Enriching today’s décor with exceptional paintings from the past

Alfred S. Wall (American 1825 – 1896) The Woods at Dusk / Cows in the Woods (Sold as a pair)

Oil on board, 9.63 x 6.63 inches/Signed lower left

Interested in this painting? Call 724-459-0612

Alfred S. Wall (American 1825 – 1896)

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  • Available for purchase
  • Professionally conserved and framed
  • Competitively priced
  • Custom framing available

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  • Available for purchase
  • Professionally conserved and framed
  • Competitively priced
  • Custom framing available

Wall was born in Mount Pleasant, PA, the son of a sculptor and younger brother of artist William Coventry Wall. He and his brother, William Coventry Wall, moved to Pittsburgh, PA in the 1840s, and shared a studio in the Burke building on Fourth Avenue, which now houses the headquarters of the Western Pennsylvania Conservancy. Like his brother William, Wall never had formal training, but that was no impediment to his success as an artist. Wall supported his family painting portraits; however, it was landscapes at which he exceled. He was a member of the “Scalp Level School,” a group of artists led by another prominent Pittsburgh artist, George Hetzel, who convened every summer from the mid-1860s through early 1900s at Scalp Level, east of Johnstown, PA, to paint en plein air. In 1868 Wall joined the firm of J.J. Gillespie & Co., which displayed the work of some of the Scalp Level artists. Wall’s skill as an artist; his passion, coupled with his discerning eye for art, helped to establish Gillespie’s as a hub for Pittsburgh artists, and the “go-to” place for Pittsburgh industrialists and wealthy professionals to buy art. Wall served as an art consultant, and many of the paintings found in Pittsburgh homes and other venues were purchased upon his recommendation. In 1874, Wall became the first secretary of the newly formed Pittsburgh Art Society, of which he helped organize. At the time, Pittsburgh lacked a public art gallery, and Wall through his tireless effort, had persuaded many wealthy Pittsburgh to loan their art to the exhibition. Known as the “Loan Art Exhibition,” its success led to an endowment by Andrew Carnegie to create a public art gallery as part of his greater plans that included a public library and concert hall in the Pittsburgh’s East End. In fact, Wall was a charter member of the board of trustees of the Carnegie Art Museum, and a member of its Fine Arts Committee. Wall painted a life-size portrait of Andrew Carnegie which hung in the Carnegie Free Library. Wall exhibited with the Pittsburgh Associated Artists (1859, 1860); Pennsylvania Academy of the Fine Arts (Philadelphia, 1867, 1879).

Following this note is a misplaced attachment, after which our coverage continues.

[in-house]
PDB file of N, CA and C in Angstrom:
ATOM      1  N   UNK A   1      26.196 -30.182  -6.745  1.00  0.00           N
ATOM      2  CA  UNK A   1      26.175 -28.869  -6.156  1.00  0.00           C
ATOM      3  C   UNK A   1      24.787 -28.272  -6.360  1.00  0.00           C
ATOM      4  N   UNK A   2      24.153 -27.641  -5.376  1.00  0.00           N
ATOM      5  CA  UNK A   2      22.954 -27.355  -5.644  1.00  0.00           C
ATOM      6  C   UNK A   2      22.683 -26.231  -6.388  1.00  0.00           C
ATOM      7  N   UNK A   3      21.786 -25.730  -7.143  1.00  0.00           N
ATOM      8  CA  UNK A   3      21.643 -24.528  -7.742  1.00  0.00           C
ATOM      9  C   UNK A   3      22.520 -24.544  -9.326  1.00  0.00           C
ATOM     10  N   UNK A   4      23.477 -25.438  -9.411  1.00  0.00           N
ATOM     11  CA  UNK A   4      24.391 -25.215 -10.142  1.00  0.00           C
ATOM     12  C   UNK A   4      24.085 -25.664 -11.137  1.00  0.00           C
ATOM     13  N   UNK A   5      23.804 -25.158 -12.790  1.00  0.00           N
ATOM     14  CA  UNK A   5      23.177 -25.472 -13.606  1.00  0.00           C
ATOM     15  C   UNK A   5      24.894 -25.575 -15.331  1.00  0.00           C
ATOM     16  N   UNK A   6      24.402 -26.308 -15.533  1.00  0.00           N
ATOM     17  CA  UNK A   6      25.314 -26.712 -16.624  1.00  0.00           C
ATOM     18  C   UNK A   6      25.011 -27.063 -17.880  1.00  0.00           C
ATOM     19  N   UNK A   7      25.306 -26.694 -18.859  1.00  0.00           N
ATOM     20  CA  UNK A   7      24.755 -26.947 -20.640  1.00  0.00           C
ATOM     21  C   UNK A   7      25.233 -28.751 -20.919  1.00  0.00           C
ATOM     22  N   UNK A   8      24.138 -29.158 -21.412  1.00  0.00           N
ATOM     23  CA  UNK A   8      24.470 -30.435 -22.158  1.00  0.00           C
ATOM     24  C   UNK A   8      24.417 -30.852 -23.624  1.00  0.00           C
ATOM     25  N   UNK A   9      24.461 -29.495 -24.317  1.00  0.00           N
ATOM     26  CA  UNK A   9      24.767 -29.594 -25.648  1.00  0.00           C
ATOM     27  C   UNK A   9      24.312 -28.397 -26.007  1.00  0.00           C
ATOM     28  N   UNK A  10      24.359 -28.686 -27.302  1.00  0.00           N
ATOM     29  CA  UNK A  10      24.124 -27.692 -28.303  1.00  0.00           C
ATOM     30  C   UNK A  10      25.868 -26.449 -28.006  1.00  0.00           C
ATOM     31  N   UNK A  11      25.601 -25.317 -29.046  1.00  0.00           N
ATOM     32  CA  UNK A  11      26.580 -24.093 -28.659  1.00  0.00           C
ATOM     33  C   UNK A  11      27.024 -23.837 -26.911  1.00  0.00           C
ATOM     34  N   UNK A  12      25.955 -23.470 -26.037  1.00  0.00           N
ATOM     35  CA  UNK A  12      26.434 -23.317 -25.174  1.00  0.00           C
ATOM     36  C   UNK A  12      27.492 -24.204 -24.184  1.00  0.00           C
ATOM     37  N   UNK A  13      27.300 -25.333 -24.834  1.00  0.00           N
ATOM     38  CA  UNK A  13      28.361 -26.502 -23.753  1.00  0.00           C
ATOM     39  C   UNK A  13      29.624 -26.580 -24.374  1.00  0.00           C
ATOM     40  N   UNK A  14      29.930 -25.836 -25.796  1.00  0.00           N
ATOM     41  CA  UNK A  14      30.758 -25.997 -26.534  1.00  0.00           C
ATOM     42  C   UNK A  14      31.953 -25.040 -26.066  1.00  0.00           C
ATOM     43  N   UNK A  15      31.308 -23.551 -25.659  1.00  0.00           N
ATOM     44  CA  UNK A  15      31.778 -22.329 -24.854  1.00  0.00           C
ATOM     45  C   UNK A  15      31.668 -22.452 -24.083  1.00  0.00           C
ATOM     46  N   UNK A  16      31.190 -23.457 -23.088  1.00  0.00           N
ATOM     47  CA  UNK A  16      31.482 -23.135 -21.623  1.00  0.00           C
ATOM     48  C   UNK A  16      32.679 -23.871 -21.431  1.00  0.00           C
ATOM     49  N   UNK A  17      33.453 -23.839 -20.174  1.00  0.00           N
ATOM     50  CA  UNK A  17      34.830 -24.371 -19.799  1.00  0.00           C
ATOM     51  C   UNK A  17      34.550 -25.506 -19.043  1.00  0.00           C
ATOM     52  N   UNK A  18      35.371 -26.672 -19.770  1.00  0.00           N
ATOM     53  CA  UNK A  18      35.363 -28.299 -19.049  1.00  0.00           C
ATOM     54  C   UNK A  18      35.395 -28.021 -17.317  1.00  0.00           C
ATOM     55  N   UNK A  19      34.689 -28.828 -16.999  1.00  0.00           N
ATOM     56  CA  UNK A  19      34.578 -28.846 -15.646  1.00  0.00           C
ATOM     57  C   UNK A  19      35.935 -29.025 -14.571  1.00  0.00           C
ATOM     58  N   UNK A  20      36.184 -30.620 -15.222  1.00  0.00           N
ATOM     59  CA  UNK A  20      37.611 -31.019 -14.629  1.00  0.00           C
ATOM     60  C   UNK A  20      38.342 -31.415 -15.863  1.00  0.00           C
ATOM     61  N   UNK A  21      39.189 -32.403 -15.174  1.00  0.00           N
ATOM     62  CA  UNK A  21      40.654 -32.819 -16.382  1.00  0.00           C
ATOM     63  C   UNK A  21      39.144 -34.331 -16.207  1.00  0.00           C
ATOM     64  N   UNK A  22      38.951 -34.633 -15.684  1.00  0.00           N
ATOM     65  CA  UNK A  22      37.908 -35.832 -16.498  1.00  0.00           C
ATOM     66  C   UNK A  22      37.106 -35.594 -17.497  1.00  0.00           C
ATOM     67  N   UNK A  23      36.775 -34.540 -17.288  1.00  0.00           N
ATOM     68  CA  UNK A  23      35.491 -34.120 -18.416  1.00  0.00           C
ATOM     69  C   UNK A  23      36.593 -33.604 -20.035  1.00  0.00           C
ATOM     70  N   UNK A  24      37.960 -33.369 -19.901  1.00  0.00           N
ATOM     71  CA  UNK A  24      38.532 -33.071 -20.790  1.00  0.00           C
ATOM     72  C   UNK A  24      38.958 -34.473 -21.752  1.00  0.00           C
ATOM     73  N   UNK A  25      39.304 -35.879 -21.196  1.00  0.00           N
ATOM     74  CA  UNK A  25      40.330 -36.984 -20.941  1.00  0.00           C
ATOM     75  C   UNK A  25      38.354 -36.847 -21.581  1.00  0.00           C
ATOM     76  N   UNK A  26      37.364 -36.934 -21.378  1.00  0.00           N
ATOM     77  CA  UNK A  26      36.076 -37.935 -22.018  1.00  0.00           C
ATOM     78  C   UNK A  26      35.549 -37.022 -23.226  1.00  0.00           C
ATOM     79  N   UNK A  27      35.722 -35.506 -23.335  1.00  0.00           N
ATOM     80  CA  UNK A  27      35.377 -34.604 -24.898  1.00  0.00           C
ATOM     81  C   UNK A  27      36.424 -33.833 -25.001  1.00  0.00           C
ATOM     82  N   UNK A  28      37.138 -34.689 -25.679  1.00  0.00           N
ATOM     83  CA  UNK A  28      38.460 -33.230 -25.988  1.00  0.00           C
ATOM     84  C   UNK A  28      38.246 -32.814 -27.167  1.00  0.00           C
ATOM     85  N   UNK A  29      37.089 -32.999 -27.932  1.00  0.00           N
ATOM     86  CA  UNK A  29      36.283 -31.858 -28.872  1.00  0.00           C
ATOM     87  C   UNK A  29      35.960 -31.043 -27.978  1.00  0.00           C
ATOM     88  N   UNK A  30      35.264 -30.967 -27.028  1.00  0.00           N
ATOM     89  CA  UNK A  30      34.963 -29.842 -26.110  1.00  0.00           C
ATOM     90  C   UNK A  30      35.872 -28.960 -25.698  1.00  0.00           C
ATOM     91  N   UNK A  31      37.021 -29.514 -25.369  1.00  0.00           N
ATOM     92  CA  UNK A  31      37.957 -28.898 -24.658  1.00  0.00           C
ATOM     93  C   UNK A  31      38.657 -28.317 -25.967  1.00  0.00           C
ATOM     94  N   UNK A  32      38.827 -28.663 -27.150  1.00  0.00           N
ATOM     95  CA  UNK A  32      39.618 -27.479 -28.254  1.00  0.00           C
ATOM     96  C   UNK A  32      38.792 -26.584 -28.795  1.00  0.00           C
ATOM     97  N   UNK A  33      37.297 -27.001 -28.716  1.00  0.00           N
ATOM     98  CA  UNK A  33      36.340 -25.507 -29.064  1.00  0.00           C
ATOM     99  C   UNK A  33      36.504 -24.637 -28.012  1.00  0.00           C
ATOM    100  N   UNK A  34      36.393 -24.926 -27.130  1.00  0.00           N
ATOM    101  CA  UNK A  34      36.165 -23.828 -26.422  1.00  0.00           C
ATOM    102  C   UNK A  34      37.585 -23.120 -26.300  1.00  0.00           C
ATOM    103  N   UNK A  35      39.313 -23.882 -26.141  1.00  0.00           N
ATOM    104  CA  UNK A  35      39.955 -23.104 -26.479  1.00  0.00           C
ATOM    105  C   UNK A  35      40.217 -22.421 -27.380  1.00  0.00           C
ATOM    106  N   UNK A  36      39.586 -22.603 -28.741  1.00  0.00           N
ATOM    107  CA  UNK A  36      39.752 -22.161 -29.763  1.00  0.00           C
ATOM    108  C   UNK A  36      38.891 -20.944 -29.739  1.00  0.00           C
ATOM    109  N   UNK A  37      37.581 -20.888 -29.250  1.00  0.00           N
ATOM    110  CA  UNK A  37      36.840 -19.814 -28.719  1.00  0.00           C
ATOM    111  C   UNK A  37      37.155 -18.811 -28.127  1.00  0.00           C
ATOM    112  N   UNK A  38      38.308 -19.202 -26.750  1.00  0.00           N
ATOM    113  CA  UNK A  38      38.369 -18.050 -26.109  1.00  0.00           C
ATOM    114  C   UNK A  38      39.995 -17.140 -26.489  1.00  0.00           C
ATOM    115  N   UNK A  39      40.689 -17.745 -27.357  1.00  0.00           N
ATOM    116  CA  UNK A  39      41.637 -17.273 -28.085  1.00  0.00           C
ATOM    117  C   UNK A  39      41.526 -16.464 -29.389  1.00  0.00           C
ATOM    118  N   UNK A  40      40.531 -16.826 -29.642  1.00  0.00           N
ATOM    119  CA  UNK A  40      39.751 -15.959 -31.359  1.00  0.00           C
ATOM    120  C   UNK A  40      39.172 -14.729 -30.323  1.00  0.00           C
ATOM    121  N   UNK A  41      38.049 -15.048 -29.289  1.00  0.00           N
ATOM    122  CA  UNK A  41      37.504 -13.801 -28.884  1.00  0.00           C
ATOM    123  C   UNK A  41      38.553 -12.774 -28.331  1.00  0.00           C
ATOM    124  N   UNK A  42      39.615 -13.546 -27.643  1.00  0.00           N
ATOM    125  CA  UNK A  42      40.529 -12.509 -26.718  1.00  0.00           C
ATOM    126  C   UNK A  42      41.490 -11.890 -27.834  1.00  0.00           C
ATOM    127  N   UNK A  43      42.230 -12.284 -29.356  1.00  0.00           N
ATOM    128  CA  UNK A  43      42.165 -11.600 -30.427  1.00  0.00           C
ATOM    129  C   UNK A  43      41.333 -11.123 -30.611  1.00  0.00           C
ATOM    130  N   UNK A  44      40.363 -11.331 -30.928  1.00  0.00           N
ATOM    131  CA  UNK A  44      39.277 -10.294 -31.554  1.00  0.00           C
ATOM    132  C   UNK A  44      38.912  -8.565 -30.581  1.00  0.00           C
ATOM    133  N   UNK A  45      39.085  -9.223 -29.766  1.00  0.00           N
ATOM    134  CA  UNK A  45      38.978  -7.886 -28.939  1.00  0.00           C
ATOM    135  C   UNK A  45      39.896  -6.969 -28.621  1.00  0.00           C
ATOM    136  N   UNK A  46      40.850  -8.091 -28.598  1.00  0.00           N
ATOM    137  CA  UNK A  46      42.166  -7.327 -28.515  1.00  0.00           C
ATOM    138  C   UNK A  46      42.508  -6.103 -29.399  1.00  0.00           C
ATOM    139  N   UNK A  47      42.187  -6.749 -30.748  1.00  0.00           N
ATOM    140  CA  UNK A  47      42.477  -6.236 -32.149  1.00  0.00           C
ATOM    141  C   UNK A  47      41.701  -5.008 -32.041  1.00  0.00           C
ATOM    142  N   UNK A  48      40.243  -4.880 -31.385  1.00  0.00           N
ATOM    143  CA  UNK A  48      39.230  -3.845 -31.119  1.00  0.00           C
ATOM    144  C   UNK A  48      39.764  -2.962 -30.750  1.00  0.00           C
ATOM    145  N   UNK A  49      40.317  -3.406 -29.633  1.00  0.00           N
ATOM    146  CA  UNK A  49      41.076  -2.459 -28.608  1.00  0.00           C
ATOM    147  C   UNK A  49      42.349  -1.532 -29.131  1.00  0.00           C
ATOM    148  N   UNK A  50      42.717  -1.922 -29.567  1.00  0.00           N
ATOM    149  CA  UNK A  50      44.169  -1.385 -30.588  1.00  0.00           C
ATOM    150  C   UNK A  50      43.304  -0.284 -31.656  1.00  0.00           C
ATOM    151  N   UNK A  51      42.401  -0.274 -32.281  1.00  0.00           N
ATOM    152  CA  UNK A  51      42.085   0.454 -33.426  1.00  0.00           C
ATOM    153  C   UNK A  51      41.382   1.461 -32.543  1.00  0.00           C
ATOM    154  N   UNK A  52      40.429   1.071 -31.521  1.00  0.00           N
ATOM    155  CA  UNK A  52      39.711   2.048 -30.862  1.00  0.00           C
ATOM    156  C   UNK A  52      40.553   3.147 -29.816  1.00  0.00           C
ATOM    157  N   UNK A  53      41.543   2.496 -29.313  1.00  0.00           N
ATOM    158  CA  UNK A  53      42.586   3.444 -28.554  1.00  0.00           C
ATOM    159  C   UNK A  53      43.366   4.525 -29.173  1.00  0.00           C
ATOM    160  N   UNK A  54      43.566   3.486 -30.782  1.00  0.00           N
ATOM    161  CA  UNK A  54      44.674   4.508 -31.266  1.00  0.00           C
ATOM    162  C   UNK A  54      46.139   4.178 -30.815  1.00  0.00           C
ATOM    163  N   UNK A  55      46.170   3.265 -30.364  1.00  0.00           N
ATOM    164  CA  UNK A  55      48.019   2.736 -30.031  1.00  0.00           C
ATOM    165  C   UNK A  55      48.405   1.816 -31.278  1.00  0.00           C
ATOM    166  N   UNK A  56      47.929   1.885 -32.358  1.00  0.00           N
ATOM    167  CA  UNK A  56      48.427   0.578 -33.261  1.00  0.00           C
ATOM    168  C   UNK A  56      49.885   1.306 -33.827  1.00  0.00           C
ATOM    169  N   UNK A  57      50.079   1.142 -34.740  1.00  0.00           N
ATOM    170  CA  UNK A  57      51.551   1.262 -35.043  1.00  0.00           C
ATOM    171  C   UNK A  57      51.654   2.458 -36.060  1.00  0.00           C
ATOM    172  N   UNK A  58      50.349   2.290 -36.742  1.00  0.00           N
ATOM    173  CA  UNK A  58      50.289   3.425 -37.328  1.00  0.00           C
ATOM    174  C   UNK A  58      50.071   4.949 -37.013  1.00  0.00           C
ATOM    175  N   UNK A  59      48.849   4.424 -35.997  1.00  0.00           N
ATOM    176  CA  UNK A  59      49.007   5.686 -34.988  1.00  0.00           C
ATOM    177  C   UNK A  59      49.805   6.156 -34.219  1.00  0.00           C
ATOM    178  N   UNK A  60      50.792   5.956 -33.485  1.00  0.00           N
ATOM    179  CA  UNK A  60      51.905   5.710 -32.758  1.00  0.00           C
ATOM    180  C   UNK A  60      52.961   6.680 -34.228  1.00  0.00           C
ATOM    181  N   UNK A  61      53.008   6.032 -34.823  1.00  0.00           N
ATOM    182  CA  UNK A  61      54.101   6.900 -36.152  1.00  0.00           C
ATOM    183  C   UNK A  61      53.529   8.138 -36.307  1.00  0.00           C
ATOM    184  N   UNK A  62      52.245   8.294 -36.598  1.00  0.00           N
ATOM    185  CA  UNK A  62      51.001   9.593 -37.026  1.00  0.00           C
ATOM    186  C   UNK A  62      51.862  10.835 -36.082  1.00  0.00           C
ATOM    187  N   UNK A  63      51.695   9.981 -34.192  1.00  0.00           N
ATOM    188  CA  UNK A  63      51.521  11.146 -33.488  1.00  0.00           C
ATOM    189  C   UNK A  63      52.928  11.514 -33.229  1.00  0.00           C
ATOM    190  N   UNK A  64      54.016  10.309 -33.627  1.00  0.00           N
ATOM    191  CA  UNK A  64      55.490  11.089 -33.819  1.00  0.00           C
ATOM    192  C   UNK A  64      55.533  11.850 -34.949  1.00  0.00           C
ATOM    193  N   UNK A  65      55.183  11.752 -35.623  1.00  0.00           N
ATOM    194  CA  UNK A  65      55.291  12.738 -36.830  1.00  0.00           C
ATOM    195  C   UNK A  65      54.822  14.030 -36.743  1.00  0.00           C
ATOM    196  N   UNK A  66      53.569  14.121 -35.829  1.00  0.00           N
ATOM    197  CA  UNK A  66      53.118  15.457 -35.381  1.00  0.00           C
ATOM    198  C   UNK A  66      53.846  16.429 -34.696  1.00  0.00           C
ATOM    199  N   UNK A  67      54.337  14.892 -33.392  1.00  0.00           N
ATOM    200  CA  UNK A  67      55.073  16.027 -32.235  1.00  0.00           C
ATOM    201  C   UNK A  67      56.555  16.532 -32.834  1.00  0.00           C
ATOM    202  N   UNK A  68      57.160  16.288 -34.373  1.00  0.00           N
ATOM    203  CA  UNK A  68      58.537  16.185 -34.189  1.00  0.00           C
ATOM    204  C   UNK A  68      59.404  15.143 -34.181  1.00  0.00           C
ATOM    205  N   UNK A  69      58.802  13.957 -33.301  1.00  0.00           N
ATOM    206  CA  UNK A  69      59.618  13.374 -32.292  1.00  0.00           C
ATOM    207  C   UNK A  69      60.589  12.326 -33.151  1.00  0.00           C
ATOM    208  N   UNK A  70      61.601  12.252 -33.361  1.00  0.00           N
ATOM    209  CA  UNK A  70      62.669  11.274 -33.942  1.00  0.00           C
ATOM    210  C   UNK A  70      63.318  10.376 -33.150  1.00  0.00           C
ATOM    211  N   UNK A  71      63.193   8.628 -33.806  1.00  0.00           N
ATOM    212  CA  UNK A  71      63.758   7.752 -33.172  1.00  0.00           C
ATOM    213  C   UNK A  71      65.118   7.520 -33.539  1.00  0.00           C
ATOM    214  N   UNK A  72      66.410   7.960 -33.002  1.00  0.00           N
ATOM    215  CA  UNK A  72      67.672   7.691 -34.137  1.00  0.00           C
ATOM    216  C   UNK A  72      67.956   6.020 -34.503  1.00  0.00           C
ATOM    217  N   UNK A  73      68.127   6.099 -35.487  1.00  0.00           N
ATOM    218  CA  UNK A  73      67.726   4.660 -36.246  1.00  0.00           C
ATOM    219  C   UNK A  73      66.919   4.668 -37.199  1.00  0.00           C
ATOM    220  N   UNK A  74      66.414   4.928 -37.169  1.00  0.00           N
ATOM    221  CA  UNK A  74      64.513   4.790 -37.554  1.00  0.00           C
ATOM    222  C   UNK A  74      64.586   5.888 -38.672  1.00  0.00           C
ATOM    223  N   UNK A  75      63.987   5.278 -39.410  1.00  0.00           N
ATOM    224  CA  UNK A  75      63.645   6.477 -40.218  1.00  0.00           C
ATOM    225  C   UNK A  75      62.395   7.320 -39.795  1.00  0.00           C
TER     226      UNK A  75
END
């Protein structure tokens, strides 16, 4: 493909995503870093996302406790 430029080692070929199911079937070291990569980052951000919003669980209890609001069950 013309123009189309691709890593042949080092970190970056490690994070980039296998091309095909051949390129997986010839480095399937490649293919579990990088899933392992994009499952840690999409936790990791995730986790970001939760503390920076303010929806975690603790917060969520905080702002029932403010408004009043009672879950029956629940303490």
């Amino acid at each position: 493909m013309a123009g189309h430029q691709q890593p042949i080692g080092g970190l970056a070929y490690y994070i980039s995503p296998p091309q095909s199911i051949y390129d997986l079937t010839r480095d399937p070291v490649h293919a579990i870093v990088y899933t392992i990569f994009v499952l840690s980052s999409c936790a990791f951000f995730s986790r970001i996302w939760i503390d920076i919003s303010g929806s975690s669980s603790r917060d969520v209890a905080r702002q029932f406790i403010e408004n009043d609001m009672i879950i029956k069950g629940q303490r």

Sold as a pair.

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